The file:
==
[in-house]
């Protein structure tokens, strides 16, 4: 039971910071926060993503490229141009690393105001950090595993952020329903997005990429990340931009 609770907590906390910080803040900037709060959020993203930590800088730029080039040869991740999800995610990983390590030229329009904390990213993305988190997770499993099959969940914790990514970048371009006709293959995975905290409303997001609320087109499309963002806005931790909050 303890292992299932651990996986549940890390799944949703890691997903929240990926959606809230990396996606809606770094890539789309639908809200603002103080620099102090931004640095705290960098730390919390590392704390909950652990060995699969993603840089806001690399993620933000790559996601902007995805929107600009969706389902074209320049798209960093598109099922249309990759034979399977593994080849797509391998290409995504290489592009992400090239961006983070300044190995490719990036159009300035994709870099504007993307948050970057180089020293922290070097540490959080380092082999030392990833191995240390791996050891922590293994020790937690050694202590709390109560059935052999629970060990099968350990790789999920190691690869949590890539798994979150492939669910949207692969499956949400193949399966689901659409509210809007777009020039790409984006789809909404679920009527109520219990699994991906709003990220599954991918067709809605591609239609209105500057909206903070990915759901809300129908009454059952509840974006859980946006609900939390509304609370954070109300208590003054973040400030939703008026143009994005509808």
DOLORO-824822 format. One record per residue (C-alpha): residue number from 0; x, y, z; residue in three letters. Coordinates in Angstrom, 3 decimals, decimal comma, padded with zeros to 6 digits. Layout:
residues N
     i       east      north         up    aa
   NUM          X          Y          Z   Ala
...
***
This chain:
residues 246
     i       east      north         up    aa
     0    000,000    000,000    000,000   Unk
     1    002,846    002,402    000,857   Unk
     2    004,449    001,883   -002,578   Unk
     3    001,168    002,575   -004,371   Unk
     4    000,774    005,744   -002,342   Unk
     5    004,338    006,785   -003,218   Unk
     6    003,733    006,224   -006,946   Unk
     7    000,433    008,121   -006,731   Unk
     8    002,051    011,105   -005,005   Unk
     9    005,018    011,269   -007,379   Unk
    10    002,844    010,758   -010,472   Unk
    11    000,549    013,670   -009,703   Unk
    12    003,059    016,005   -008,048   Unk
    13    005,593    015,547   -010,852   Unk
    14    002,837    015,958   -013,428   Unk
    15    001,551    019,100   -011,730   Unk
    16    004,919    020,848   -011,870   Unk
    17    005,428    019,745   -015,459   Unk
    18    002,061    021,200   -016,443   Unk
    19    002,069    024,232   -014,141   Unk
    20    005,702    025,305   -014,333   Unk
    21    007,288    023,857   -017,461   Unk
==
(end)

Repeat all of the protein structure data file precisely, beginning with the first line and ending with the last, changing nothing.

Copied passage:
[in-house]
């Protein structure tokens, strides 16, 4: 039971910071926060993503490229141009690393105001950090595993952020329903997005990429990340931009 609770907590906390910080803040900037709060959020993203930590800088730029080039040869991740999800995610990983390590030229329009904390990213993305988190997770499993099959969940914790990514970048371009006709293959995975905290409303997001609320087109499309963002806005931790909050 303890292992299932651990996986549940890390799944949703890691997903929240990926959606809230990396996606809606770094890539789309639908809200603002103080620099102090931004640095705290960098730390919390590392704390909950652990060995699969993603840089806001690399993620933000790559996601902007995805929107600009969706389902074209320049798209960093598109099922249309990759034979399977593994080849797509391998290409995504290489592009992400090239961006983070300044190995490719990036159009300035994709870099504007993307948050970057180089020293922290070097540490959080380092082999030392990833191995240390791996050891922590293994020790937690050694202590709390109560059935052999629970060990099968350990790789999920190691690869949590890539798994979150492939669910949207692969499956949400193949399966689901659409509210809007777009020039790409984006789809909404679920009527109520219990699994991906709003990220599954991918067709809605591609239609209105500057909206903070990915759901809300129908009454059952509840974006859980946006609900939390509304609370954070109300208590003054973040400030939703008026143009994005509808």
DOLORO-824822 format. One record per residue (C-alpha): residue number from 0; x, y, z; residue in three letters. Coordinates in Angstrom, 3 decimals, decimal comma, padded with zeros to 6 digits. Layout:
residues N
     i       east      north         up    aa
   NUM          X          Y          Z   Ala
...
***
This chain:
residues 246
     i       east      north         up    aa
     0    000,000    000,000    000,000   Unk
     1    002,846    002,402    000,857   Unk
     2    004,449    001,883   -002,578   Unk
     3    001,168    002,575   -004,371   Unk
     4    000,774    005,744   -002,342   Unk
     5    004,338    006,785   -003,218   Unk
     6    003,733    006,224   -006,946   Unk
     7    000,433    008,121   -006,731   Unk
     8    002,051    011,105   -005,005   Unk
     9    005,018    011,269   -007,379   Unk
    10    002,844    010,758   -010,472   Unk
    11    000,549    013,670   -009,703   Unk
    12    003,059    016,005   -008,048   Unk
    13    005,593    015,547   -010,852   Unk
    14    002,837    015,958   -013,428   Unk
    15    001,551    019,100   -011,730   Unk
    16    004,919    020,848   -011,870   Unk
    17    005,428    019,745   -015,459   Unk
    18    002,061    021,200   -016,443   Unk
    19    002,069    024,232   -014,141   Unk
    20    005,702    025,305   -014,333   Unk
    21    007,288    023,857   -017,461   Unk